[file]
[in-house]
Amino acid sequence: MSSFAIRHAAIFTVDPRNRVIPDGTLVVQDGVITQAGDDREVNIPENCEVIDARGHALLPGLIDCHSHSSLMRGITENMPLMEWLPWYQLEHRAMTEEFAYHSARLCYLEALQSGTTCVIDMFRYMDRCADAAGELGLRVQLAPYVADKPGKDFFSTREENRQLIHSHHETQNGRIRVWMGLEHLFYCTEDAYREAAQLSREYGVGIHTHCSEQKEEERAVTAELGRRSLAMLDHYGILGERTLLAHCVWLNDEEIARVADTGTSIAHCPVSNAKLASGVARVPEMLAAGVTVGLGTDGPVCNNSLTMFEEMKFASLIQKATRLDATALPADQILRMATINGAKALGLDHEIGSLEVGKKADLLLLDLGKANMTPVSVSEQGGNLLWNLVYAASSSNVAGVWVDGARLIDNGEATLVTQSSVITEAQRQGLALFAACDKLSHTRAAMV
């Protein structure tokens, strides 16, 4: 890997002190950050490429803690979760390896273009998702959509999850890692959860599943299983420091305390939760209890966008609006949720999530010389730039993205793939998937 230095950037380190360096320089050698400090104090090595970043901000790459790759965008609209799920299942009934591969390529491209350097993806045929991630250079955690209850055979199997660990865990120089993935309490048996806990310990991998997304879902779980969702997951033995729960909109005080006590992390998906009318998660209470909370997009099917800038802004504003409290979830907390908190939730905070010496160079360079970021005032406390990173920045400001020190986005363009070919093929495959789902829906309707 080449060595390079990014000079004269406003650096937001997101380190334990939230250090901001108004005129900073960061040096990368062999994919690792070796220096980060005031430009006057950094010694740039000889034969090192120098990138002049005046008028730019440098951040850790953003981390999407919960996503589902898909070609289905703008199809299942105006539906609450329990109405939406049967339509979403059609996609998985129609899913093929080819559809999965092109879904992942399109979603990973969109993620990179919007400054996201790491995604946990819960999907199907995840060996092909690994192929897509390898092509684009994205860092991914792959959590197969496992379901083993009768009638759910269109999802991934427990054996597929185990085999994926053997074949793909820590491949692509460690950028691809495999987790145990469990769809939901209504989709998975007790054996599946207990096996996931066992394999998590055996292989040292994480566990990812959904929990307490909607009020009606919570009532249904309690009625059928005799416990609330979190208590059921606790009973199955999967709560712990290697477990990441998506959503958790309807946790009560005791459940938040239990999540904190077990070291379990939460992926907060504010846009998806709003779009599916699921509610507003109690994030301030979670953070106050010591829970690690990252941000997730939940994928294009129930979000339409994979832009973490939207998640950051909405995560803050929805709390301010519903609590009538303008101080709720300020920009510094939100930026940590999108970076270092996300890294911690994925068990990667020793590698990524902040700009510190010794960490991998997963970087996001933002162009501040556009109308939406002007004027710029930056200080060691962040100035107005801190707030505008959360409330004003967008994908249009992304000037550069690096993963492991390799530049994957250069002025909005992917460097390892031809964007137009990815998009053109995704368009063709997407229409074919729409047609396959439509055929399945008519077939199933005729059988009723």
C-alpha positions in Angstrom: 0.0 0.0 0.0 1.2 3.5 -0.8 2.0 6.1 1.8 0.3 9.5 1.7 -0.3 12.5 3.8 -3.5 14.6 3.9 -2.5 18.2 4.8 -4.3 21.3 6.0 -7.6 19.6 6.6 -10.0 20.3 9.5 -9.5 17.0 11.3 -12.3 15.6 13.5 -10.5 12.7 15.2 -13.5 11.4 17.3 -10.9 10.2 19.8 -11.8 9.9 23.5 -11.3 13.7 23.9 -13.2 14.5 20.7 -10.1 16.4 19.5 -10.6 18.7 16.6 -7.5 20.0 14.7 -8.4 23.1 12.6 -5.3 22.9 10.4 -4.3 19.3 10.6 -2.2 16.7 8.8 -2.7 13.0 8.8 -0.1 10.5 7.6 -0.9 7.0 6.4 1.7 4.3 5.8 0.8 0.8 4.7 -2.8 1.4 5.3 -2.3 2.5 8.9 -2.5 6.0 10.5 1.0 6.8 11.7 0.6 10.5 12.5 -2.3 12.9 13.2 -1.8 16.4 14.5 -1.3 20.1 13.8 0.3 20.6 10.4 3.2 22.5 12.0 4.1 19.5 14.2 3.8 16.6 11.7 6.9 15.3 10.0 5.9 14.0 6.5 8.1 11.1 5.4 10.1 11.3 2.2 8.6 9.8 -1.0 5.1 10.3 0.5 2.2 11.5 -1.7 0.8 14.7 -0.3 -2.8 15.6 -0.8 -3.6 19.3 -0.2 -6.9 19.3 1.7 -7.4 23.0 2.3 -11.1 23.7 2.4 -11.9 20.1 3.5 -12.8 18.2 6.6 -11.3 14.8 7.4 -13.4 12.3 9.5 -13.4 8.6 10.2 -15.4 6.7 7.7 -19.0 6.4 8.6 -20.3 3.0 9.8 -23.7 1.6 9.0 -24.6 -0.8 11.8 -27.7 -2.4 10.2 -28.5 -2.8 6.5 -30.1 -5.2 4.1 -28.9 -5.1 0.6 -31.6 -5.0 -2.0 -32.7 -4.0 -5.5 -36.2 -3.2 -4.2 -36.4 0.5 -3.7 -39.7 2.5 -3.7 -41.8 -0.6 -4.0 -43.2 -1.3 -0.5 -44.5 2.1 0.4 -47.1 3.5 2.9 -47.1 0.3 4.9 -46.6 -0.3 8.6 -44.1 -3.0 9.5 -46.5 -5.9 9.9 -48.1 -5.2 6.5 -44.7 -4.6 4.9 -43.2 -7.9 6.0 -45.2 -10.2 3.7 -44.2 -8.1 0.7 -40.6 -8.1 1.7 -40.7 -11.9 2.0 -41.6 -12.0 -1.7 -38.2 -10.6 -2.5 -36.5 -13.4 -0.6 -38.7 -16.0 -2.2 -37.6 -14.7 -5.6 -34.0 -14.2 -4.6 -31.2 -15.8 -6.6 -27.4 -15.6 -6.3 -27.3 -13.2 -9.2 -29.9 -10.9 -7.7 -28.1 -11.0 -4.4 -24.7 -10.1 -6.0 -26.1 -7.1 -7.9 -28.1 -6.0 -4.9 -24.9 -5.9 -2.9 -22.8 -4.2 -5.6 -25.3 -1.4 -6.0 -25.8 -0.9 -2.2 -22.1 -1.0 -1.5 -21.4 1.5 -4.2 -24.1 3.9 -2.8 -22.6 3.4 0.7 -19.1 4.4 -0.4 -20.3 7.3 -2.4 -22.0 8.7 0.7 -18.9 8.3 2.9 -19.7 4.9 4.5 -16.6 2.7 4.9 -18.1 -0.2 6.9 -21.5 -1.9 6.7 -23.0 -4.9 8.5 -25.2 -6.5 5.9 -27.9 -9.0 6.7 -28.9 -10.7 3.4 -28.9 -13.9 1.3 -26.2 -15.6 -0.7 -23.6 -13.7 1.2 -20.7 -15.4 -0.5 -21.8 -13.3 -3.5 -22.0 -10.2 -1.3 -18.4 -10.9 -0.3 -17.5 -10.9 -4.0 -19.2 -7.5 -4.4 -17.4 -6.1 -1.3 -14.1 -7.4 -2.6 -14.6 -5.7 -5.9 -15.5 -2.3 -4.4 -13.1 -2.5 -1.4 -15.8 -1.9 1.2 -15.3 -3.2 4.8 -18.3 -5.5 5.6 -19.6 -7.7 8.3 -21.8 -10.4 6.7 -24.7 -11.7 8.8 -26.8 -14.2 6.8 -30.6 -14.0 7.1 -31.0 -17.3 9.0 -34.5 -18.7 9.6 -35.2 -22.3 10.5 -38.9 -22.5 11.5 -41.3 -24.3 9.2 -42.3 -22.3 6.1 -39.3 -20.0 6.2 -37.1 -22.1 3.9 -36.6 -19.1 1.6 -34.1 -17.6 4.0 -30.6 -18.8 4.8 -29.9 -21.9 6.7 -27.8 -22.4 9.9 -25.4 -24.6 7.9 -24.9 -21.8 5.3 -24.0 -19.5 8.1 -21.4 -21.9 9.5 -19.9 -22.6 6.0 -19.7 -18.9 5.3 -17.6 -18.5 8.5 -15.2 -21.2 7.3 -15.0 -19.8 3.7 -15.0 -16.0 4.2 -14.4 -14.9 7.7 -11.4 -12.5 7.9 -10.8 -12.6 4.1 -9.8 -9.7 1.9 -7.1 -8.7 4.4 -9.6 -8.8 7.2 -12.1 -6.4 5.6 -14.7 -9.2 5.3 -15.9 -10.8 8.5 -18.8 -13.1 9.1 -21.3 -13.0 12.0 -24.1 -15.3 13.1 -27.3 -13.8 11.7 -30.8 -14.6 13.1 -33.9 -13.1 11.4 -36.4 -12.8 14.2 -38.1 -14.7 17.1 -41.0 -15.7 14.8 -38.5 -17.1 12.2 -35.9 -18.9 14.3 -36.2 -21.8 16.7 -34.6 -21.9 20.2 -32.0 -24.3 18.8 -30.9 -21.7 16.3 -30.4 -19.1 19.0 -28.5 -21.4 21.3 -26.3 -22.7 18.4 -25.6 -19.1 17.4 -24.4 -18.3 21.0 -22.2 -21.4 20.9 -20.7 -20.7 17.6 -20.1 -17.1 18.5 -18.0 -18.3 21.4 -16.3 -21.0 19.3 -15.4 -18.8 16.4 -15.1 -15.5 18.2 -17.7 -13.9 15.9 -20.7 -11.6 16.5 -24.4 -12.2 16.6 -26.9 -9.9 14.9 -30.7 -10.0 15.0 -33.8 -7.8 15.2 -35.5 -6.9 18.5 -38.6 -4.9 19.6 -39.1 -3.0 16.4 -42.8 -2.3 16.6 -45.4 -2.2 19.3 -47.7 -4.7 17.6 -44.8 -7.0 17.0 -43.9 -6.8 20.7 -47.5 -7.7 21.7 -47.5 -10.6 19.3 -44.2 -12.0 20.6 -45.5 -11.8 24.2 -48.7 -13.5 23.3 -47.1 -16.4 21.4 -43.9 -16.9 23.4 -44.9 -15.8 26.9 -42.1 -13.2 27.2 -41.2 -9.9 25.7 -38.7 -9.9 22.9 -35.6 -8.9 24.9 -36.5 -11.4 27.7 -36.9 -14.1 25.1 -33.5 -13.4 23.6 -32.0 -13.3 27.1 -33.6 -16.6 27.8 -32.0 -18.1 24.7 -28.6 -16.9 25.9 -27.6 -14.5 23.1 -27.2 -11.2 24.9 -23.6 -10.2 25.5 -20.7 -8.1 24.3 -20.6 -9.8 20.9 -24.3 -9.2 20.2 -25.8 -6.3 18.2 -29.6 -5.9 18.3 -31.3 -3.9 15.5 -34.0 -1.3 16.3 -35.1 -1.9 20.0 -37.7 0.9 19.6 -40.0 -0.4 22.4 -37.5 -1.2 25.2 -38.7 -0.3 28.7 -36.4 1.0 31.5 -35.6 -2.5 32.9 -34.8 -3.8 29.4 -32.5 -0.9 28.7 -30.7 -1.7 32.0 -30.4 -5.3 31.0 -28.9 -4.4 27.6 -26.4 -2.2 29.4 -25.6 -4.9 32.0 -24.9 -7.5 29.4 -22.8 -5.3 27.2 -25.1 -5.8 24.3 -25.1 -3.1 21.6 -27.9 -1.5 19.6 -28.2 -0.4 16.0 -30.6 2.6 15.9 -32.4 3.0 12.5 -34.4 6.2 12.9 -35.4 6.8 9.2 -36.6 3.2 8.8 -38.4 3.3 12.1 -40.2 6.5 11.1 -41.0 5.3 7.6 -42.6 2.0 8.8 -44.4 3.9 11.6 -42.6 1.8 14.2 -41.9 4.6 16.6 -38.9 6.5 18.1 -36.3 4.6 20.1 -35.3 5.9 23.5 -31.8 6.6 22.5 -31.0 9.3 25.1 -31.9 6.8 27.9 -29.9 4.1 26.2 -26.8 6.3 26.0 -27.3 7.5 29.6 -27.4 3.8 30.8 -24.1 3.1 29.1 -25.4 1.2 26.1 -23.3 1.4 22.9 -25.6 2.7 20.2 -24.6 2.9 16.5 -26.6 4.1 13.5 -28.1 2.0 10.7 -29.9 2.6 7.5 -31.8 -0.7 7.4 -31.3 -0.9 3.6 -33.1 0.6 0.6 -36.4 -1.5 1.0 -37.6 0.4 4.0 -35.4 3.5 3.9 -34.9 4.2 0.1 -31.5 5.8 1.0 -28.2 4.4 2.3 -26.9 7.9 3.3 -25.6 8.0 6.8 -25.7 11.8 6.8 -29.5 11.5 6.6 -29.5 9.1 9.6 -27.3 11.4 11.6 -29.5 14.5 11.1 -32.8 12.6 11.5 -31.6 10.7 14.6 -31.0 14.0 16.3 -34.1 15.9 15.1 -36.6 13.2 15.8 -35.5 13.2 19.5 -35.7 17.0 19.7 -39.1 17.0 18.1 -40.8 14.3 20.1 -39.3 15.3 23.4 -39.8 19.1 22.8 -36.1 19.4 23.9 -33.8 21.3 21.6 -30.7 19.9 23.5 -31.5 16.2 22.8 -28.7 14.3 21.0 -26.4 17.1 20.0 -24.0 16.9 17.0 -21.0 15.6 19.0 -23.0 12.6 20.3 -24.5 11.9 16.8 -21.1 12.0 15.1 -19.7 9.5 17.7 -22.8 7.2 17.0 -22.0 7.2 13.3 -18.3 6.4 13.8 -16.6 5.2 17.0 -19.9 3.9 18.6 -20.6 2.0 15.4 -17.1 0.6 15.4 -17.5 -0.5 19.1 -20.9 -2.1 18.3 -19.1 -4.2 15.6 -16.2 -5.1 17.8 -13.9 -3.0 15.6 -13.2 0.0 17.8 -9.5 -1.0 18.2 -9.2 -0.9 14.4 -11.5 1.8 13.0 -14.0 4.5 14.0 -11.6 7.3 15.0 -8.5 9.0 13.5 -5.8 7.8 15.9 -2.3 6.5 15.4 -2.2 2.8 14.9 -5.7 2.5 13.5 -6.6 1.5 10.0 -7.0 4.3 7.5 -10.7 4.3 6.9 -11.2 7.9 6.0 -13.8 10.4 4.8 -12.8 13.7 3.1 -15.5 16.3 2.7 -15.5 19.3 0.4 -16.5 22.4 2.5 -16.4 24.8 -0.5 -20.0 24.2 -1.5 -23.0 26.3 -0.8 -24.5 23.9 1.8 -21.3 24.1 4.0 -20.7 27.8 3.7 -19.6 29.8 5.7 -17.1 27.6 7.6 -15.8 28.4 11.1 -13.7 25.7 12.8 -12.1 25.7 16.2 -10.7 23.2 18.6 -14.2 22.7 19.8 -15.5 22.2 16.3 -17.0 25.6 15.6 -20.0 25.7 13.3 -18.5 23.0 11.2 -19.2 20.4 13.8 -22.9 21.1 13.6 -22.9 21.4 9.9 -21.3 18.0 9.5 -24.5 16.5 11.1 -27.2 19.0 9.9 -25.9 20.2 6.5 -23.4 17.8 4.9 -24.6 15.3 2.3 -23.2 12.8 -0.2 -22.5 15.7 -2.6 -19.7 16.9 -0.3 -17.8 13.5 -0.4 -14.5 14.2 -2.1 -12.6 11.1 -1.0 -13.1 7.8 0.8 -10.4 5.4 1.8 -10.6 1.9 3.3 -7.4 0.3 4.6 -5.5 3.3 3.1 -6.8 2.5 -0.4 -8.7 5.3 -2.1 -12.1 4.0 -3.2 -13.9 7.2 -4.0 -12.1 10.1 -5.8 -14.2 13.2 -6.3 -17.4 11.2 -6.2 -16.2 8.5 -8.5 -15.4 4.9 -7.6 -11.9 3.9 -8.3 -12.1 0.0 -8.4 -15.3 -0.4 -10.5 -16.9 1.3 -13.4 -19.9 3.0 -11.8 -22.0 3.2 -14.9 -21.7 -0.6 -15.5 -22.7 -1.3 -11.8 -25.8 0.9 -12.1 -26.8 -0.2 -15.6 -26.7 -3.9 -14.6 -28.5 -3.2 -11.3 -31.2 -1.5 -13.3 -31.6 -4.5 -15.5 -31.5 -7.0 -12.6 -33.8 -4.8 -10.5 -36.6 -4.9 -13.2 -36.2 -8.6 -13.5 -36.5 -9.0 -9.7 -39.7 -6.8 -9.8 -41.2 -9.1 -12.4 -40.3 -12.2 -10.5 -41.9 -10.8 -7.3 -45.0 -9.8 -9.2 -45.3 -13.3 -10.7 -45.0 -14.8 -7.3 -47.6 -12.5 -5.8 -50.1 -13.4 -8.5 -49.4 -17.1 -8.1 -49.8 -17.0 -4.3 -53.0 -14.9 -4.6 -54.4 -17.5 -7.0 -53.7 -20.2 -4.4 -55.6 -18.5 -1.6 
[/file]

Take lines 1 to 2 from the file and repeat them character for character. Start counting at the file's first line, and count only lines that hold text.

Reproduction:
[in-house]
Amino acid sequence: MSSFAIRHAAIFTVDPRNRVIPDGTLVVQDGVITQAGDDREVNIPENCEVIDARGHALLPGLIDCHSHSSLMRGITENMPLMEWLPWYQLEHRAMTEEFAYHSARLCYLEALQSGTTCVIDMFRYMDRCADAAGELGLRVQLAPYVADKPGKDFFSTREENRQLIHSHHETQNGRIRVWMGLEHLFYCTEDAYREAAQLSREYGVGIHTHCSEQKEEERAVTAELGRRSLAMLDHYGILGERTLLAHCVWLNDEEIARVADTGTSIAHCPVSNAKLASGVARVPEMLAAGVTVGLGTDGPVCNNSLTMFEEMKFASLIQKATRLDATALPADQILRMATINGAKALGLDHEIGSLEVGKKADLLLLDLGKANMTPVSVSEQGGNLLWNLVYAASSSNVAGVWVDGARLIDNGEATLVTQSSVITEAQRQGLALFAACDKLSHTRAAMV